- a writing project that will unfold over any number of days or weeks
- a business planning retreat
- a class I’m taking over a number of weeks
There is a threat (a nerve-wracking, energy-sapping threat) of losing focus, of not being able to follow through and see it through to the end.
Sheer will power is not a strong point of mine.
I stumbled upon a solution many years ago.
I was worried that reliving painful memories would haunt me during non-writing times and I was loathe to open, as I said it, “that particular can of worms.”
My mentor suggested I get a container to open when I started work and close when I was finished.
Thus was born my “Can o’ Worms.” Literally. I took an empty can, duct taped the top so that I could open and close it, then filled with all sorts of stuff that reminded me (and put me in the heart space of) my angst-y teenage years.
I was able to begin right where I’d left off and, better yet, put it all back in when my time was up. It safe-guarded my emotional space outside and sparked the proper emotions while in it.
I started experimenting with the container concept and realized it was useful in a whole lot of instances.
container for your own extended work periods
that fits your style and your specific needs.
- A container of some sort (a jewelry box, a small cardboard box, a small basket with a top, a wooden box. Whatever catches your fancy. Use what you have.)
- Small items that symbolize the qualities you want to put into your time
- Paper and pens/markers
- A candle (in a fire safe holder)
What To Do:
To begin, spend some time thinking about how you would like your time to be. What emotional qualities do you hope to experience during your work? Focus? Courage? Confidence? Write down what comes up, trusting your instincts.
If you’d like you can use markers to write these words down on little slips of paper to add to you container.
Find objects around your house that reflect these qualities, like a ponytail holder for “flexibility” or a small rock for “consistency.”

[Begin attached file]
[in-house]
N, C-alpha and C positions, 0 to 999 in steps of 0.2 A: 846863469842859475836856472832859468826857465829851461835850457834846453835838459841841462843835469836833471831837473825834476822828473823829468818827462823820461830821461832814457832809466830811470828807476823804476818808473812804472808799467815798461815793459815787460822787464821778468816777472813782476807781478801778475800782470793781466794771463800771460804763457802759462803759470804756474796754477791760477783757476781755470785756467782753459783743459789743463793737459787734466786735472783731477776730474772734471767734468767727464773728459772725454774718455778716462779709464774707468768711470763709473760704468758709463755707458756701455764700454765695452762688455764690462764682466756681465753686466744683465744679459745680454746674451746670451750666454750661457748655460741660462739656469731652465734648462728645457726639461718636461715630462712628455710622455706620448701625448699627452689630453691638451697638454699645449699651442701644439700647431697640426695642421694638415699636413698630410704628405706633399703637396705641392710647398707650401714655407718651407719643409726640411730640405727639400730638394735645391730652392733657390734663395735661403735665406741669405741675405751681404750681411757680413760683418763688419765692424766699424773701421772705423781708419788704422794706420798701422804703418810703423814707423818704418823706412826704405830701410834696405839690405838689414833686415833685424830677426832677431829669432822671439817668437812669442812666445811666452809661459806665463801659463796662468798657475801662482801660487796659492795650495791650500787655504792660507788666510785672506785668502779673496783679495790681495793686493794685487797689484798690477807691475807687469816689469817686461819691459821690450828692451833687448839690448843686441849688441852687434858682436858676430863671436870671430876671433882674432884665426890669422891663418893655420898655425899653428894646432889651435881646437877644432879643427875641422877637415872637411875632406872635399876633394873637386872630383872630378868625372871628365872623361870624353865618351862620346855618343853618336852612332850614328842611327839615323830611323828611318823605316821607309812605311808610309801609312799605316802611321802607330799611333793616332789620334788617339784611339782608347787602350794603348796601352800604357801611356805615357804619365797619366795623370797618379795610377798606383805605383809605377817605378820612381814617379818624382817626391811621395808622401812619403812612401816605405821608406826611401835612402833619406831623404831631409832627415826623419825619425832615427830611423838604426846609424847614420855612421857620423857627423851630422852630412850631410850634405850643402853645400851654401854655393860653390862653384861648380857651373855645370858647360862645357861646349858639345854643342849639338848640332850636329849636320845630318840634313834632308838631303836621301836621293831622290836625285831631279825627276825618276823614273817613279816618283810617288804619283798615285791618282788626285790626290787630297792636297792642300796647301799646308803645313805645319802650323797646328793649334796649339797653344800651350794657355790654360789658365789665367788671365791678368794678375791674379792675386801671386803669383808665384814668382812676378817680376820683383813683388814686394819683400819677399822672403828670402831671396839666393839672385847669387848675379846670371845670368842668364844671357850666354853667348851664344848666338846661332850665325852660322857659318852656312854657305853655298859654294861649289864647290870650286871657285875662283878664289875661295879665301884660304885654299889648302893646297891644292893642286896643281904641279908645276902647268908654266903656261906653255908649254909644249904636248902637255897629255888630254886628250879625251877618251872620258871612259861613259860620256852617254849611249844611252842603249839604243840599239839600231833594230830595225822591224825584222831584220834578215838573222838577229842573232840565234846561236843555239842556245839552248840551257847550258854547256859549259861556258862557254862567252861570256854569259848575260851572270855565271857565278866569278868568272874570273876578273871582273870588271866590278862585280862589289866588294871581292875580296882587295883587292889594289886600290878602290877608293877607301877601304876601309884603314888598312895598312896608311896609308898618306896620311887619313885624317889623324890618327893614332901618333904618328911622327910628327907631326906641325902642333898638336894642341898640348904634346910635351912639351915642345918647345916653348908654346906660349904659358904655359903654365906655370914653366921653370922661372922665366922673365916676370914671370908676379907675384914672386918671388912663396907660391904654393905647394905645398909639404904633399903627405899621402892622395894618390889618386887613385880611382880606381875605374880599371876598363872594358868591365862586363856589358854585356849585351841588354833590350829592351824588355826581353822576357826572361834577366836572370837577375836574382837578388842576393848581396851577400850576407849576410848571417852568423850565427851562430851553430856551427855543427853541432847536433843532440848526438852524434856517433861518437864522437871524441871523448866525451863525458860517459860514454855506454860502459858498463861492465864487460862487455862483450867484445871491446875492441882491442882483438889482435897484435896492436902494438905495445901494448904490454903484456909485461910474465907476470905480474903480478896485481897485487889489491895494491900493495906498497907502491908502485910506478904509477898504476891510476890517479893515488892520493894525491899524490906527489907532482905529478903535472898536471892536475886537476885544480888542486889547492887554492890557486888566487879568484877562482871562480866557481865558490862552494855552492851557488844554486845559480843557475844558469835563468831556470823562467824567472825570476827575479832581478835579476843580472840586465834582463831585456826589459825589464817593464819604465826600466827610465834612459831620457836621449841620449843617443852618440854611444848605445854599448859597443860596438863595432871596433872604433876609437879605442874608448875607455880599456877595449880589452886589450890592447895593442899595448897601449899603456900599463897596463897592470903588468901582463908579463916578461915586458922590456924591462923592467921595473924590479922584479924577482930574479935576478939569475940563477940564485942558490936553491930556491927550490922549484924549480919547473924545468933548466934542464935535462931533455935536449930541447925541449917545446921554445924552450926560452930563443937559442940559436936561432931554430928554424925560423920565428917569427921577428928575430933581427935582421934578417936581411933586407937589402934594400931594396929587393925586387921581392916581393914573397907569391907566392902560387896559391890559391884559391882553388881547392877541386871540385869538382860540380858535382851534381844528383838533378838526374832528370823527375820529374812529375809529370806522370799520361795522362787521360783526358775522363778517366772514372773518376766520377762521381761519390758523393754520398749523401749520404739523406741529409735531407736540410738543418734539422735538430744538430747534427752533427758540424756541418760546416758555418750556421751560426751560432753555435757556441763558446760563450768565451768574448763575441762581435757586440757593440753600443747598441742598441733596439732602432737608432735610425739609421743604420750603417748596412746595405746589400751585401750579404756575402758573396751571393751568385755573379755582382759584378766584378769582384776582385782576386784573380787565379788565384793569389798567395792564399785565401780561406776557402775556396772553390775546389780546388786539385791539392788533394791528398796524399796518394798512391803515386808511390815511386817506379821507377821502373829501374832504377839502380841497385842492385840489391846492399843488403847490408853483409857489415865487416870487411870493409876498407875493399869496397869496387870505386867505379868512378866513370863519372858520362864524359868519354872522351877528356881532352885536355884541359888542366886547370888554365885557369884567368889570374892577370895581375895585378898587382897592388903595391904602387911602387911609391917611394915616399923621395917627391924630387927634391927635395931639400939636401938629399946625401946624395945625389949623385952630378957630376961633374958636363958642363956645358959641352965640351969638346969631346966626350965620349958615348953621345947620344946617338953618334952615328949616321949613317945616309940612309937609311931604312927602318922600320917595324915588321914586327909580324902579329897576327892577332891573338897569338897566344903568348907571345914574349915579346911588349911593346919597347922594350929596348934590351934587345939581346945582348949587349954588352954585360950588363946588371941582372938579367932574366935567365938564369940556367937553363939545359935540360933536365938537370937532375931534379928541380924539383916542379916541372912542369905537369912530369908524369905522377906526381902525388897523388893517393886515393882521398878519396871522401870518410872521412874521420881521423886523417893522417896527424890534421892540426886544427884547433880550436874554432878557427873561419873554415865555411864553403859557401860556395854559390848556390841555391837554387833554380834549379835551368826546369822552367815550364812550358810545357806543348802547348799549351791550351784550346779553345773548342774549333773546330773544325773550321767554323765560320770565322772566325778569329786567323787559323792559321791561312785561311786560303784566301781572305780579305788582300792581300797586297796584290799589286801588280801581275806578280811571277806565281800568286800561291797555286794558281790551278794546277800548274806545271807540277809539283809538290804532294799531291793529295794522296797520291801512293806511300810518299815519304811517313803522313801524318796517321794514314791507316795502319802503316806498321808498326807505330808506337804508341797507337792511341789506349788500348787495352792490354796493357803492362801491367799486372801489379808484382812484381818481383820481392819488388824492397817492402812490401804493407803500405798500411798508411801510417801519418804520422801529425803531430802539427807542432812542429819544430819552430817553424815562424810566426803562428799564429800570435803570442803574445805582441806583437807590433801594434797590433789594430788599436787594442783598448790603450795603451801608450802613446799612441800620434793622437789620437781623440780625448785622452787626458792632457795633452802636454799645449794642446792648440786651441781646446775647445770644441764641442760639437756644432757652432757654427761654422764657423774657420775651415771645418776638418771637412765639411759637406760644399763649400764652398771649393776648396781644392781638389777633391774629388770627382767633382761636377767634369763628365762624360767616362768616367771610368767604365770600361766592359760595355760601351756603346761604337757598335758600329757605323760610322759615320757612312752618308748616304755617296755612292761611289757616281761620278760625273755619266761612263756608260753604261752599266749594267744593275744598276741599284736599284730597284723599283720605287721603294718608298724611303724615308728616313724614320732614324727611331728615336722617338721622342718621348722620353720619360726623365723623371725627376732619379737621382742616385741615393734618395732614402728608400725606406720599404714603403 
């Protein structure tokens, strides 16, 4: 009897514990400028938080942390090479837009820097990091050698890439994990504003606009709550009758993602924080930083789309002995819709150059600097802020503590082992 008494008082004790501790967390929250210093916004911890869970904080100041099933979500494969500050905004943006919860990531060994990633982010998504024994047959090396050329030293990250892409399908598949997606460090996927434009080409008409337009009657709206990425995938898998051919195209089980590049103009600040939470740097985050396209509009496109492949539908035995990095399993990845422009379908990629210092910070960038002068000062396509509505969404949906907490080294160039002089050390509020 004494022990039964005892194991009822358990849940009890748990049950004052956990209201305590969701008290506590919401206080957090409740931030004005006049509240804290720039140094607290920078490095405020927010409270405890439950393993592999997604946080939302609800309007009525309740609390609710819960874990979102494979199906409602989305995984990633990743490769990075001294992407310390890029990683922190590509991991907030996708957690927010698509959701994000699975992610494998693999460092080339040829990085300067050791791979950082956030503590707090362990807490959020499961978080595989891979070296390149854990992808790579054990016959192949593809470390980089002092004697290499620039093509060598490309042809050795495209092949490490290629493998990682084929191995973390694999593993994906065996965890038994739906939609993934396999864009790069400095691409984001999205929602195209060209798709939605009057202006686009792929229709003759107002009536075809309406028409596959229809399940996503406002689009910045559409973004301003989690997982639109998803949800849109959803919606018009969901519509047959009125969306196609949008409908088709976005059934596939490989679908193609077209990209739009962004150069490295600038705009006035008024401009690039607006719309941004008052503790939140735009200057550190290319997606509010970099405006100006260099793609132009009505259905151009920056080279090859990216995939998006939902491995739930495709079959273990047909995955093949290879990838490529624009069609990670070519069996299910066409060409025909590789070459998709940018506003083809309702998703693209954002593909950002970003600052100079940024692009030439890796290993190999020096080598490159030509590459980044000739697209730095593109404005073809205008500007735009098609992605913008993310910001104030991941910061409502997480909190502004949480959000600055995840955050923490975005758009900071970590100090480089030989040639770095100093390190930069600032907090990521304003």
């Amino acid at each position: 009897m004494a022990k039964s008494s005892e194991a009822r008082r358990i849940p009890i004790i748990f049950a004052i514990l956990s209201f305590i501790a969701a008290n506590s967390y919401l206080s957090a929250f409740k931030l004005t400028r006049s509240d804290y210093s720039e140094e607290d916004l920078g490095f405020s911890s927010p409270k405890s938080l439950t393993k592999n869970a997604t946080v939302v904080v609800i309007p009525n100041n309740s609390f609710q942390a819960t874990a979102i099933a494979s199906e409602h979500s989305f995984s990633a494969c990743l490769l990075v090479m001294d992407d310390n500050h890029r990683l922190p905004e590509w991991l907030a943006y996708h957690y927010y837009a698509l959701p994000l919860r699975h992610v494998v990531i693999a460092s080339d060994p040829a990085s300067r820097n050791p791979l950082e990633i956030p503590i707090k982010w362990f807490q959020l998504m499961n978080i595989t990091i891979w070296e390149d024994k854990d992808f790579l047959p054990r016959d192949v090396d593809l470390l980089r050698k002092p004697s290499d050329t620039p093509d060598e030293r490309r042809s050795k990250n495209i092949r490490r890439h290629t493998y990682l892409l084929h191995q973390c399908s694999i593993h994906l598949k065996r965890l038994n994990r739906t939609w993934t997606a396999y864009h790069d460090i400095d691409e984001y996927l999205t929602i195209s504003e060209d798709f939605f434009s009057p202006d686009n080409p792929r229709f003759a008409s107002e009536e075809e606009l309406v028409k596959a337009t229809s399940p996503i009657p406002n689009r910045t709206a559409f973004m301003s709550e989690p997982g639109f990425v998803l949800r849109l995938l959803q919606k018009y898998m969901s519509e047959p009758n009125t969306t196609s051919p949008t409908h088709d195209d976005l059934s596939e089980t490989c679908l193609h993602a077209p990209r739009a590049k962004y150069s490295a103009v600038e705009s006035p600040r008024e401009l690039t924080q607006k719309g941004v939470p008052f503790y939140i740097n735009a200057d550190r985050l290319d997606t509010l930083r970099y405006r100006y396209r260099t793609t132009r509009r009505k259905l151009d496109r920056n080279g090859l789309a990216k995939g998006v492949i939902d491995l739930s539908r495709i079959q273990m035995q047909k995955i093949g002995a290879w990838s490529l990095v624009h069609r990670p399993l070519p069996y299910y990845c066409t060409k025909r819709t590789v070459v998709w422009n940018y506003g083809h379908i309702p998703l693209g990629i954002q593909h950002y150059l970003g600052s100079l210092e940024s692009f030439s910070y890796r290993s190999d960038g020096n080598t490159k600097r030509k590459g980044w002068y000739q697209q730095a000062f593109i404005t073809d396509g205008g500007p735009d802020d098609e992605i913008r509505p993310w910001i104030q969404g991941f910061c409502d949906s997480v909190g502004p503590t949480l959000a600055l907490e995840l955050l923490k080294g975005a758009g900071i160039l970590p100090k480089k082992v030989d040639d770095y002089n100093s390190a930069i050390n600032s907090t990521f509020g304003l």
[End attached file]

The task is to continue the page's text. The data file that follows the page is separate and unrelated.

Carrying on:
Get creative and playful. Use what you’ve got lying around. Kids toys are a good place to glean little objects that work well, like the tiny teacup and slice of pie I use for “comfort.”
When you’re finished, close your box and extinguish your candle.
Make a concerted effort to be done as you’re closing up, and if you return to work remember to open the container again.
If you feel in need of a little extra of a particular kind of energy you can take it out of the box and keep it near you, even carrying it in your pocket if you go for a walk. Just remember to return it to the container when you’re done for the day.
As you work with your container and candle, imagine infusing them with energy of the work you’re doing: the intensity, the excitement, the potential, the passion, the possibility and the love. It’s like a storage unit – you can store it up for later use.
(And if the “woo-woo energy” explanation doesn’t work for you there’s also a psychological level at work: this is an association. Your mind builds an association between the feelings of your beloved work and the objects you’re working with. Later, looking at those objects will trigger those associations. You are building meaning into an object, creating a powerful symbol for yourself to carry you through the days of your work and beyond.)